Eugene, Oregon downtown cityscape at dusk.

Looking to Retire in Eugene, Oregon? Here’s What to Consider.

Last Updated January 3, 2024

If you’ve found your way to this article, chances are good that you’ve at least put some thought into retiring in Eugene.

Counting down the months and then weeks as you approach your retirement date, maybe you’ve already felt the draw of Oregon’s vast stretches of public wilderness, its relaxed pace of life, and its distinct culture.

Eugene is probably on your radar, it being Oregon’s third-largest city and all. We’re biased, but if you’re looking for a balance between access to wilderness and all the amenities of city life, without the traffic, higher crime, and frenetic energy of a place like Portland or Seattle, we think it’s pretty hard to beat Eugene.

Retirement, after all, is all about getting out of the rat race and settling down, re-prioritizing, and enjoying all the things you’ve always wished you had more time to enjoy. It also helps to be in a place where you have access to shopping, arts and culture, recreation, public transportation, and access to quality healthcare. Also desirable: a climate that doesn’t tilt too far toward extremes of hot or cold.

Family, of course, is important too. It’s no secret that where parents go, adult children and their families often follow. If that could potentially describe you, you’ll want to end up somewhere that your family won’t mind ending up either. At the very least, you’ll want to be in a place where grandchildren can enjoy summer vacations with grandma and grandpa.

Eugene, as we’ve already hinted, is a place with all those features. We’ve already covered a lot of it in our articles on why people across the country are moving to Eugene and why Eugene (along with Bend) is one of the best places in Oregon for families.

In our opinion, it’s one of the best places to retire in Oregon too. But whether or not Eugene is the right place for you to retire will depend upon a few different factors.

To be sure, living in Eugene means putting up with some rain during the colder months. As a reward, though, you’ll get to enjoy some of the country’s finest summers. Freezing temperatures are relatively uncommon, but snow and ice are an occasional fact of life here. We’ve outlined everything you need to know about Eugene’s weather and climate in another article.

But climate and lifestyle perks aside, the most important thing is just to make sure that the dollars and cents line up. What’s the cost of living in Eugene?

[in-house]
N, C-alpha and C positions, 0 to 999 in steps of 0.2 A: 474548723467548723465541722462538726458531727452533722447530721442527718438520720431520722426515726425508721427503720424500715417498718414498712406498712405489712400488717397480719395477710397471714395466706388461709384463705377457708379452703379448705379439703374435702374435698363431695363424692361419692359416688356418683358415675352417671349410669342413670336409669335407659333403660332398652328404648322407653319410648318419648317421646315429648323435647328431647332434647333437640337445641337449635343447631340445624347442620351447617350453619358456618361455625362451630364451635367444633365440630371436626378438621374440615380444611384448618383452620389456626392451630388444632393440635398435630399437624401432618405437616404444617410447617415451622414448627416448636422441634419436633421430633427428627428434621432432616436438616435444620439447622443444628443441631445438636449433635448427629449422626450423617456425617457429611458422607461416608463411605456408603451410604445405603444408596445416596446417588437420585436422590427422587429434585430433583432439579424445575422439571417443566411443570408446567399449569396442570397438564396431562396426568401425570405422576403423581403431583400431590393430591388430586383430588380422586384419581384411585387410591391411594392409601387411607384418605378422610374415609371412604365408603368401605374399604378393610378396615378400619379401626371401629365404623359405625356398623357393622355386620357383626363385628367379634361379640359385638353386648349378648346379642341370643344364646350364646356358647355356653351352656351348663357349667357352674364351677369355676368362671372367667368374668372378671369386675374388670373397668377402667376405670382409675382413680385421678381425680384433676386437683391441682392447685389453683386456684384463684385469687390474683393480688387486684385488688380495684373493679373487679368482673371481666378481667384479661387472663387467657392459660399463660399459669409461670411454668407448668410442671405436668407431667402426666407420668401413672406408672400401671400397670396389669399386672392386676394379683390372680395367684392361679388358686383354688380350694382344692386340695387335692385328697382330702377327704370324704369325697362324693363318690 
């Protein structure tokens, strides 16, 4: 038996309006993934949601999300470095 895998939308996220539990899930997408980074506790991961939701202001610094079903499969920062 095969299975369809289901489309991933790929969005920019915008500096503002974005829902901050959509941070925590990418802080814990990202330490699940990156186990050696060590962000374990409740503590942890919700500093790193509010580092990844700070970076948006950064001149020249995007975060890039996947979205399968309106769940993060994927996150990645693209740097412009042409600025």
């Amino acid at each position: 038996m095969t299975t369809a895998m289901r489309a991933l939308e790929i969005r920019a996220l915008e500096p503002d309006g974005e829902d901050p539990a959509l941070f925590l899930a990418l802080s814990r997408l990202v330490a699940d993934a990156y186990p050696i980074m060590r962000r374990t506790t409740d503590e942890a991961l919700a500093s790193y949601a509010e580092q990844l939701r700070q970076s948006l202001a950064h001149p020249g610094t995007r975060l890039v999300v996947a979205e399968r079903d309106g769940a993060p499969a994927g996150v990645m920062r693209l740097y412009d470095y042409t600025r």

Watching Willamette River at Maurie Jacobs Park near Downtown Eugene Oregon
Watching the Willamette River at Maurie Jacobs Park near Downtown Eugene.

Is It Expensive to Live in Eugene, Oregon? 

Oregon as a whole certainly isn’t the cheapest place to live in the United States, and housing is the biggest reason why. As of late 2023, Oregon homes are selling for a median of close to $500,000, compared to $431,000 nationwide

U.S. News and World Report ranks Oregon number 41 on its list of the most affordable states, with a high cost of living and relatively low housing affordability.

Keep in mind that these figures are skewed heavily toward the Portland metro area, home to the majority (about 60%) vof Oregon’s population. Portland is expensive, and though its housing market has cooled off, signs don’t point toward it getting any cheaper.

Eugene is not Portland (and it’s proud of it!) But Eugene’s housing market is pretty hot itself, and available inventory is extremely low. Through 2023, Eugene homes sold for a median of $450,000, and its market continues to appreciate more rapidly than the national average.

2023’s higher mortgage rates have done little to cool down Eugene’s market. While inventory has increased somewhat – particularly for higher-end homes – prices haven’t exactly gone down, with sale prices reaching a new record in the summer. 

Moreover, the market for homes in Eugene’s most desirable neighborhoods is still extremely competitive. Bidding wars are not unheard of. 

Maybe you’re moving from an even more expensive housing market (California, we’re looking at you) and those figures don’t sound so bad at all. Compared to other places in Oregon like Bend and Portland’s nicer suburbs, Eugene is relatively affordable.

But, as a retiree, you’ll also want to keep in mind that Oregon taxes income from retirement accounts at the same rate as any other income, ranging from 5 to 9.9%. (Social security benefits are an exception.) Depending on your tax bracket, that may be more, and in a few cases maybe less than what you’ll find elsewhere.

You’ll definitely want to figure that into your overall financial picture. The answer to the question, “Is it expensive to live in Eugene, Oregon?” is “Yes, probably.” It’s not all mountains, ocean, and majestic forests for Oregon retirees.

Still, you probably don’t want to retire in Eugene because it’s the cheapest place around. You’re coming because the quality of life is worth the cost of living in Oregon, whether in Eugene or elsewhere.